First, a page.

Former President Trump is demanding the Justice Department declassify all remaining documents related to the Trump-Russia hoax.
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“They have the declassification order,” Trump said of the Justice Department. “And they should declassify, absolutely, especially in light of what has just happened and what has just been revealed.”
Trump was referring to Durham’s Feb. 11 court filing in which he alleged “Tech Executive-1” and his associates, including a lawyer for Hillary Clinton’s presidential campaign, “exploited” internet traffic pertaining to a “particular healthcare provider,” Trump Tower, Trump’s Central Park West apartment building, and the Executive Office of the President of the United States in order to “establish ‘an inference’ and ‘narrative’” to then bring to federal government agencies tying Trump to Russia
In 2019, after the completion of former Special Counsel Robert Mueller’s investigation, then-Attorney General Bill Barr was instructed to begin a declassification process of records related to surveillance of the Trump campaign in 2016.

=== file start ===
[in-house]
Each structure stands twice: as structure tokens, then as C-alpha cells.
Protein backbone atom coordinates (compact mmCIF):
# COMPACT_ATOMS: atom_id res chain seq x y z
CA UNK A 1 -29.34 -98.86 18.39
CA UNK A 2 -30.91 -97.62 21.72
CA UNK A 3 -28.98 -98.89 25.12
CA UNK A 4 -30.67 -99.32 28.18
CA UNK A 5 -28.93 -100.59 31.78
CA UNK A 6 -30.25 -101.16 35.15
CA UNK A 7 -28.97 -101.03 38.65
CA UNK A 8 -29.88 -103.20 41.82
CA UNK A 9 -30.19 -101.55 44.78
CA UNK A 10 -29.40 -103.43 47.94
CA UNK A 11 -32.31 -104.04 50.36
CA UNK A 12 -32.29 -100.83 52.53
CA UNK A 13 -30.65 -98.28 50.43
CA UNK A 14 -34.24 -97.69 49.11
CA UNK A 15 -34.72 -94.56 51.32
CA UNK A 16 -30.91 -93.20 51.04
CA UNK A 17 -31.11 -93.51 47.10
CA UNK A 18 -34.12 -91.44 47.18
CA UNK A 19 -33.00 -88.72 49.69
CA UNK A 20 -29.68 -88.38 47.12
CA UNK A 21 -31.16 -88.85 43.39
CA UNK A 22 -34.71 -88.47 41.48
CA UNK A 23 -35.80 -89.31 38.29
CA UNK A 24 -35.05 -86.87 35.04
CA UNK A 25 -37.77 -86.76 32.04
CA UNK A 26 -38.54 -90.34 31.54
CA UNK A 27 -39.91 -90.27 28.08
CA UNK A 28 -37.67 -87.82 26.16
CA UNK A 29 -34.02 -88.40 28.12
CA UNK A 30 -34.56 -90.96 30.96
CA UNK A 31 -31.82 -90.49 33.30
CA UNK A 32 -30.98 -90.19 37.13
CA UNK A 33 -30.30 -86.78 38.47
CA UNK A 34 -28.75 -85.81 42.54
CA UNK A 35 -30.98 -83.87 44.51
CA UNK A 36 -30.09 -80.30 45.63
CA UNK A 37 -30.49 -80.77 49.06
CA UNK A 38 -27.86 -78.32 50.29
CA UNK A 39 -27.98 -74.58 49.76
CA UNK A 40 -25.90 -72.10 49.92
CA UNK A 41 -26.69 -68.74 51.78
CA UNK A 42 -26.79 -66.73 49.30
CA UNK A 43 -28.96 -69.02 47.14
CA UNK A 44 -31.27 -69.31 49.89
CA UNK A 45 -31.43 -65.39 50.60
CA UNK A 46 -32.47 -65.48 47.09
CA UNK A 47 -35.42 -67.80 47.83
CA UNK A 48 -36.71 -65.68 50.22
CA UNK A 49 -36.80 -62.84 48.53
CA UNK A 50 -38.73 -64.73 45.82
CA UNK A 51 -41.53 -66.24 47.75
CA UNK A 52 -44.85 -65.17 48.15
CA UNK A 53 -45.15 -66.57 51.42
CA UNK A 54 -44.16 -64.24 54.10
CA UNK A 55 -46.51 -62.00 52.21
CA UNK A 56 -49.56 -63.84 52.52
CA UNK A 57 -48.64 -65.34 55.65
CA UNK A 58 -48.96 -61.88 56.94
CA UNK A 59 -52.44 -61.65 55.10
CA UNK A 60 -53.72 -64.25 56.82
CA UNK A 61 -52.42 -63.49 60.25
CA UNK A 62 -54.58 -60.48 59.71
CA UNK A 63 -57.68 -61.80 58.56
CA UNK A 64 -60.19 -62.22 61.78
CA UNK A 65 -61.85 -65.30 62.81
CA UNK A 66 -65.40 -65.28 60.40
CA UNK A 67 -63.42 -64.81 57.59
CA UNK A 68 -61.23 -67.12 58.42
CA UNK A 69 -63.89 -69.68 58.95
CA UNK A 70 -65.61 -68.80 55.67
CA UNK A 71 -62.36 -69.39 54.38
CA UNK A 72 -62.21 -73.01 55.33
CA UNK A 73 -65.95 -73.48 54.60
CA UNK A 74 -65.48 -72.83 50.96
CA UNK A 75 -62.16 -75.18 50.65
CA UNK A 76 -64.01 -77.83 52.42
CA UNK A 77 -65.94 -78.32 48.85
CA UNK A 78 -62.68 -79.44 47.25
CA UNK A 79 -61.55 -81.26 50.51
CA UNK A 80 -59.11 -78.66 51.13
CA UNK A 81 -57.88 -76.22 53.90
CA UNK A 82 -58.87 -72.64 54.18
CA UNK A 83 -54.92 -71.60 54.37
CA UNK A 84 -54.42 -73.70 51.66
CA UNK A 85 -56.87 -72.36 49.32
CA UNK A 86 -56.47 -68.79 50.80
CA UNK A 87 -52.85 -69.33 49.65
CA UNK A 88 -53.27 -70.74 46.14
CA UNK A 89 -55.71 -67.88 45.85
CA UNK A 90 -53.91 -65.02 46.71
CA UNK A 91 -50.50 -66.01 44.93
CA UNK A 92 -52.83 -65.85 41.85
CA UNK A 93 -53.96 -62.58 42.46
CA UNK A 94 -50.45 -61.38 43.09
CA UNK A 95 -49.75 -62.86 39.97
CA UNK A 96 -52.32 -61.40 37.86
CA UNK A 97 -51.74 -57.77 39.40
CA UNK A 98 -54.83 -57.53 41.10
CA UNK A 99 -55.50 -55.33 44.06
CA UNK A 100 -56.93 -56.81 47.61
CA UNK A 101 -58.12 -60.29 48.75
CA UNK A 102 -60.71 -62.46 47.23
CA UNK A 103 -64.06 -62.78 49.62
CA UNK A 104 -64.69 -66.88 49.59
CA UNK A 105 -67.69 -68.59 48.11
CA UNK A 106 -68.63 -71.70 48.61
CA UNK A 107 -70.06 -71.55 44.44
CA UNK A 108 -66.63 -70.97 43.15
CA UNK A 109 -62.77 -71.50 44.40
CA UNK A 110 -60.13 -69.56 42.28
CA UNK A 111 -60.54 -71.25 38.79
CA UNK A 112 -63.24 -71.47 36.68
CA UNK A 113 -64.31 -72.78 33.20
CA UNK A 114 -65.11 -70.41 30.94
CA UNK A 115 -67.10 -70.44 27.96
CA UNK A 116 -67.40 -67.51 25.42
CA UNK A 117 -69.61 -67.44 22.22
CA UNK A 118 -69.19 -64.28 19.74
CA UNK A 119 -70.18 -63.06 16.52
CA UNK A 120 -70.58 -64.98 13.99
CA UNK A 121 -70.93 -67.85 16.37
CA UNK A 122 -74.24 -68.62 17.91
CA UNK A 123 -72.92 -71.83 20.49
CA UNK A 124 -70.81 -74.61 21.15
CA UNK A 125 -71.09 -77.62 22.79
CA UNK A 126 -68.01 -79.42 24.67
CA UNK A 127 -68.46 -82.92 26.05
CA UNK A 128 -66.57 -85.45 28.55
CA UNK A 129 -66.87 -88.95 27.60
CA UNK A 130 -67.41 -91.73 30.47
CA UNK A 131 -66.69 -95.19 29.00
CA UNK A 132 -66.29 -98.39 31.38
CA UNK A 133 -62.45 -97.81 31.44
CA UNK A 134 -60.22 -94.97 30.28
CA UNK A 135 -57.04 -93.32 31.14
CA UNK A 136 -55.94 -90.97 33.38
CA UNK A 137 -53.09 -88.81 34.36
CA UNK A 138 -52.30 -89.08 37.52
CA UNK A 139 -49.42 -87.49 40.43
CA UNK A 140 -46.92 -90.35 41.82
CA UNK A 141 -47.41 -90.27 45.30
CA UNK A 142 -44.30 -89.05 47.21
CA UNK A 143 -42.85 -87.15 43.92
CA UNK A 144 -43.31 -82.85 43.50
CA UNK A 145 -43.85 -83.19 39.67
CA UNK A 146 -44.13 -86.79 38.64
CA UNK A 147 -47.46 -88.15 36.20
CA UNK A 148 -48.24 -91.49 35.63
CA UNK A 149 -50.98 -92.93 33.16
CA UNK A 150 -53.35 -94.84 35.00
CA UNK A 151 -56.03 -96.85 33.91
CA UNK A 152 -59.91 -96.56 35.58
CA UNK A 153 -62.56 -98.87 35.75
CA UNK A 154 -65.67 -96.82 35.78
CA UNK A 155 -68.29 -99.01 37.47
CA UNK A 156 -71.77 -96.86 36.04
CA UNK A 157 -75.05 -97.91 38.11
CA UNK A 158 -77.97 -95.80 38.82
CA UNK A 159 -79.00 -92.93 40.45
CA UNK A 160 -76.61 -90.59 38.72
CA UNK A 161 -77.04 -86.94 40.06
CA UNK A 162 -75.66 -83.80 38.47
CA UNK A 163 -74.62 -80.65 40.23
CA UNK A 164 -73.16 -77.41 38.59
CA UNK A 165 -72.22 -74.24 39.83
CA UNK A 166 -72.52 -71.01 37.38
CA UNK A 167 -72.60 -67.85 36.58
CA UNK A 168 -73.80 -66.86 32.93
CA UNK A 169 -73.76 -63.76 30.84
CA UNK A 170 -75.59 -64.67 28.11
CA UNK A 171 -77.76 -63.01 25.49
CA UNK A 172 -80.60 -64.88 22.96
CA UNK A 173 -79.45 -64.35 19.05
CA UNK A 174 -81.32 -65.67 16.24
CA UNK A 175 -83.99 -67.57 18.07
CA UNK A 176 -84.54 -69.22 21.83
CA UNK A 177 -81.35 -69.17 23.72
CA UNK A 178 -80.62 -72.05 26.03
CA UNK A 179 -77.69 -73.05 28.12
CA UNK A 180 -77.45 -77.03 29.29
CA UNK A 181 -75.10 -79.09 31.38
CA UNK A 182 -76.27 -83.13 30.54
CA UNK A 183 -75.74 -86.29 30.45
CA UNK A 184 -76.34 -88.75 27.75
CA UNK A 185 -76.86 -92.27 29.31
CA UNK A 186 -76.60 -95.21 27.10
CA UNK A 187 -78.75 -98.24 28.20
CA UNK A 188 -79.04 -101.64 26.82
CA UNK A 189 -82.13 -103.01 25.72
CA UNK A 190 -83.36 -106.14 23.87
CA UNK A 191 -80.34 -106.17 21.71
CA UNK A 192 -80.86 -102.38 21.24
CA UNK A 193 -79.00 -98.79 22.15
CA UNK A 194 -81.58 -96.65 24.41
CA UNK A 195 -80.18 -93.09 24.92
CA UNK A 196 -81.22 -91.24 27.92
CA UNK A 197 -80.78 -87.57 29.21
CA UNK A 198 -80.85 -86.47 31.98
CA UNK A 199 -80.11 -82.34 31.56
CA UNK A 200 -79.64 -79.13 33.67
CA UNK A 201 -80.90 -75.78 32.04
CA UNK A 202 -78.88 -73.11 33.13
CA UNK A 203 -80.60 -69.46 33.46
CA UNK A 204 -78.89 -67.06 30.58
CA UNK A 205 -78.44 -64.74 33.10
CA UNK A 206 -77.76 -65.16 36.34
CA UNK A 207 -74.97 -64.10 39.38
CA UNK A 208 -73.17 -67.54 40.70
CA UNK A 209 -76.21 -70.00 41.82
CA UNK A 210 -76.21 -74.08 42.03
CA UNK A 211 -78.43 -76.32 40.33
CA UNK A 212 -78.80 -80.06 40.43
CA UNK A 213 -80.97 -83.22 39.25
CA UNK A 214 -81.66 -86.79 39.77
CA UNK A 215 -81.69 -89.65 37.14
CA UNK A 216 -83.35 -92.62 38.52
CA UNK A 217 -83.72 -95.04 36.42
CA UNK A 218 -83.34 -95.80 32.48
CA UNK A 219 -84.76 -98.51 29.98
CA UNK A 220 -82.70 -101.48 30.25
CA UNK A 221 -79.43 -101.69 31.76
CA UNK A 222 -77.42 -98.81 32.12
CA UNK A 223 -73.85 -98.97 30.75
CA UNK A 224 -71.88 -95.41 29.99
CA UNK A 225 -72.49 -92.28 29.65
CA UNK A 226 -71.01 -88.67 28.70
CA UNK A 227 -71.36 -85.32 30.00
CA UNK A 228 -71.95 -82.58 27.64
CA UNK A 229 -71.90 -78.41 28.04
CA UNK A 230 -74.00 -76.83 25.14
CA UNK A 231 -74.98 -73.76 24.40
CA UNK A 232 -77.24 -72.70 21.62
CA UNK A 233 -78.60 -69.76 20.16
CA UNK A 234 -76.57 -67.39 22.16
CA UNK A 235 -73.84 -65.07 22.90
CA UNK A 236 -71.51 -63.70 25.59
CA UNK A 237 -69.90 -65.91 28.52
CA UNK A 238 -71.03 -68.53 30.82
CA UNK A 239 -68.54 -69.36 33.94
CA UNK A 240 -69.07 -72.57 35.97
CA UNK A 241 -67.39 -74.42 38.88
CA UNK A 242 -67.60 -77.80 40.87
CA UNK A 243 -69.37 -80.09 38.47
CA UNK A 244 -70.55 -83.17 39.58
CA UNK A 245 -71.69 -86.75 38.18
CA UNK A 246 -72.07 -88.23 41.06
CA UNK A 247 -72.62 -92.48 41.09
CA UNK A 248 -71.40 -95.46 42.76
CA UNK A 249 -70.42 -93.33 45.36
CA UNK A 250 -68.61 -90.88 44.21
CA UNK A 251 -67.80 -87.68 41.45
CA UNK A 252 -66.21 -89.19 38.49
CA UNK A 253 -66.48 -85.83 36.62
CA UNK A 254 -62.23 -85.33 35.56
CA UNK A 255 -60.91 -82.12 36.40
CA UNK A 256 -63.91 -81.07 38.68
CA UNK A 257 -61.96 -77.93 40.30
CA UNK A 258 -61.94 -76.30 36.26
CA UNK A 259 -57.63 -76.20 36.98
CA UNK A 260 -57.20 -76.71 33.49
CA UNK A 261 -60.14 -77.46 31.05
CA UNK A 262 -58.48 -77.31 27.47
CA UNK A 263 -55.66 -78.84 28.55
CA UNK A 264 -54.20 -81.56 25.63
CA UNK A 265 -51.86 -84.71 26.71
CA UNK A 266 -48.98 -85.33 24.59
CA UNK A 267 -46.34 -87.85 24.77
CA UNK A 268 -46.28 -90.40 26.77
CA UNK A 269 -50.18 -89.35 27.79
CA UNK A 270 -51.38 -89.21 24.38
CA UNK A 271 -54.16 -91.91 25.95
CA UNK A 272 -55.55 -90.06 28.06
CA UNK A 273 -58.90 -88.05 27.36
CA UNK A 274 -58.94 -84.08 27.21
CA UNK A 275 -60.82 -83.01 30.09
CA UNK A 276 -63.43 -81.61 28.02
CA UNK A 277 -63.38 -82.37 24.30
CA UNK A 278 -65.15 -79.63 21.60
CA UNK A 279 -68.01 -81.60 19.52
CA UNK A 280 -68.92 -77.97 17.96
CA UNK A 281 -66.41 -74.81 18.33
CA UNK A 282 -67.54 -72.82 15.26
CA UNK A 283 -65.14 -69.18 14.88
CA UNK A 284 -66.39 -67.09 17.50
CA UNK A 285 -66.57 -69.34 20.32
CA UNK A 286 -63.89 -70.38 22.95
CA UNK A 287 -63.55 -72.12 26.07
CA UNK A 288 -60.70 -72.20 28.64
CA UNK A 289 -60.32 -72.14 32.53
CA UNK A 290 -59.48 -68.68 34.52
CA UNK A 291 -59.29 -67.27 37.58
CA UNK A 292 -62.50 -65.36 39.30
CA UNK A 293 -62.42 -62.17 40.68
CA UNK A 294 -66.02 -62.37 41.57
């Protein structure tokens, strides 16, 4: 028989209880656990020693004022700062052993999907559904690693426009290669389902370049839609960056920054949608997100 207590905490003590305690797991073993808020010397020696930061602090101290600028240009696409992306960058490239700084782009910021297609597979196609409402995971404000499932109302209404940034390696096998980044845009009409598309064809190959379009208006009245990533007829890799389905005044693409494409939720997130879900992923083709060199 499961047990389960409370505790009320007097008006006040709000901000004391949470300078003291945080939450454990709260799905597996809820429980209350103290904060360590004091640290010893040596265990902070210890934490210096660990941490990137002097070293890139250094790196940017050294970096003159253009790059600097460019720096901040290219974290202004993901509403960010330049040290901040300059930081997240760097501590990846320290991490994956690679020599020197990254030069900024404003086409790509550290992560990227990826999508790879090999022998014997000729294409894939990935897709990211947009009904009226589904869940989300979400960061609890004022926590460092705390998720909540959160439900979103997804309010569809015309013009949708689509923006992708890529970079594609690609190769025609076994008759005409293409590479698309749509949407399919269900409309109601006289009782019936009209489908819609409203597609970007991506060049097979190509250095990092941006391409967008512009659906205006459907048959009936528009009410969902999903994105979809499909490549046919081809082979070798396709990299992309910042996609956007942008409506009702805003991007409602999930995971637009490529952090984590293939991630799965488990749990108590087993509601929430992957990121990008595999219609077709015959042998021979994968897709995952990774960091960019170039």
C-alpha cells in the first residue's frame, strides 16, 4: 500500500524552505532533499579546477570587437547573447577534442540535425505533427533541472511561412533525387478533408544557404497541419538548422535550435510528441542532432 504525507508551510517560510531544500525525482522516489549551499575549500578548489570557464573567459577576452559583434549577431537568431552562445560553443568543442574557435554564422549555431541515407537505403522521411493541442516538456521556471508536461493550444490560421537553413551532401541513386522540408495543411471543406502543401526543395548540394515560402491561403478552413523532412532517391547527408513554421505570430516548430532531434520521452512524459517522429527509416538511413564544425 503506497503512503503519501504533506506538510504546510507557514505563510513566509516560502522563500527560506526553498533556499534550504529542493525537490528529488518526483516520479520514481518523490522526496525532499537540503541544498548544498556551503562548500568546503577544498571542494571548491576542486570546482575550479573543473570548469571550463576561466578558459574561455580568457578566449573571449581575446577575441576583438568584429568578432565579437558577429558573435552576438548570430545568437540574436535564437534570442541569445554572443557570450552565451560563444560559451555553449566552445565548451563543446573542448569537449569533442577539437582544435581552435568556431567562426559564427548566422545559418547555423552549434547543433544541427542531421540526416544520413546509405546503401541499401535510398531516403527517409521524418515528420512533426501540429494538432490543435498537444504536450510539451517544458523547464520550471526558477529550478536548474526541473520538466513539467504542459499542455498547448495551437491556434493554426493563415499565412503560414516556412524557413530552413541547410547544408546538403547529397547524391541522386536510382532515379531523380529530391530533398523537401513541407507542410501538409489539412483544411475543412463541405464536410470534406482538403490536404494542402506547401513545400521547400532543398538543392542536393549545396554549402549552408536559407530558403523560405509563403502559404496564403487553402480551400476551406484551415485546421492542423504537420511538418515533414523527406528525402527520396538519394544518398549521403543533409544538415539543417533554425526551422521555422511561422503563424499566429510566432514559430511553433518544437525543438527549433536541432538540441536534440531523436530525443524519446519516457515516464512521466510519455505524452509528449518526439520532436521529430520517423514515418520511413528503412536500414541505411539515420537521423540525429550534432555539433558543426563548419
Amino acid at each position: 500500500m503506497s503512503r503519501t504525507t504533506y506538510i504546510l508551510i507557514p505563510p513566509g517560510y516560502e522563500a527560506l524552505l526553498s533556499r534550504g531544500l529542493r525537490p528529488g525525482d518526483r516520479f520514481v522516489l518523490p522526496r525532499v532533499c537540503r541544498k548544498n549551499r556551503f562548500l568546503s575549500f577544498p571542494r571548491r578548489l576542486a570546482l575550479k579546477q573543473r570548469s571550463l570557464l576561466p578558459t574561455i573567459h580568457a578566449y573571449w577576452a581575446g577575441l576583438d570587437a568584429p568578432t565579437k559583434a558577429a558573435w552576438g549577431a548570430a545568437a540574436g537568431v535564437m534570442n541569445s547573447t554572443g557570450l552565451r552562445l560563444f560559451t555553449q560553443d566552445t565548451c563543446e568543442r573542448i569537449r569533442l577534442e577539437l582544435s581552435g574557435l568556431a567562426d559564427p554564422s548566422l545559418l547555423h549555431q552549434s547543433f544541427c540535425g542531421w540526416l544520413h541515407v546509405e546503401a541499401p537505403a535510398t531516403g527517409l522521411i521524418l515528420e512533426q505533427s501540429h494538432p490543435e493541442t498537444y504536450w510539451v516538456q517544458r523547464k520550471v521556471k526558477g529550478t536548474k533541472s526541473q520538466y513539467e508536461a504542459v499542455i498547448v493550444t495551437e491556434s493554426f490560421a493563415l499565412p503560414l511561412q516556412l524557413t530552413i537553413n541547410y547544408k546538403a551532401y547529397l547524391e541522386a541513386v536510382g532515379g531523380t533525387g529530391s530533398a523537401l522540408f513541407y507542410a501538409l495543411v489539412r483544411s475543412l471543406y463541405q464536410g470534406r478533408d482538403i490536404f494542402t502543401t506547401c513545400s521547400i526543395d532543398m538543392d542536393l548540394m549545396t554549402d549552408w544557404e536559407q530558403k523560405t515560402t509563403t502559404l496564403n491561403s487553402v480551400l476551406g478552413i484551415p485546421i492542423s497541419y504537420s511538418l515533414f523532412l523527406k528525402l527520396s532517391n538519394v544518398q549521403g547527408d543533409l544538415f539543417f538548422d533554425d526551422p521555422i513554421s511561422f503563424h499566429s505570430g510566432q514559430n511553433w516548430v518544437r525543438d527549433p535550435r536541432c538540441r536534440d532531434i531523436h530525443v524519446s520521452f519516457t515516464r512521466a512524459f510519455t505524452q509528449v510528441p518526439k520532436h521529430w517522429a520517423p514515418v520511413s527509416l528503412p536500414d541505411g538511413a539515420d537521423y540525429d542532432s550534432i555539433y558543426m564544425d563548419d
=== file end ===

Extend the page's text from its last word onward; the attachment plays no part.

Mueller’s investigation was unable to uncover any collusion between the Trump team and Russia
Trump’s comments come after Republican Sens. Chuck Grassley and Ron Johnson on Tuesday wrote a letter to Attorney General Merrick Garland, saying he has “failed” to follow Trump’s order to declassify all records related to the FBI’s original Trump-Russia probe. The senators demanded that Garland “produce those records to Congress and the American people without improper redactions.”
“When the Department is able to (1) identify with certainty the records subject to the declassification directive; (2) confirm the records are not those that have already been reviewed by our staff; and (3) agree that no improper redactions will be placed on those records, our staff stand ready to review in camera prior to production to Congress,” they wrote. “Absent those conditions, our staff should not have to spend potentially multiple days and countless hours in the Department’s classified facility only to play a guessing game with the Department about what document may or may not be covered by the declassification directive and potentially review records that have already been produced to Congress.”
“We request a detailed response with respect to those questions and a commitment to the aforementioned conditions no later than March 1, 2022,” they wrote.
It is unclear how many records could be left to be declassified and produced to Congress.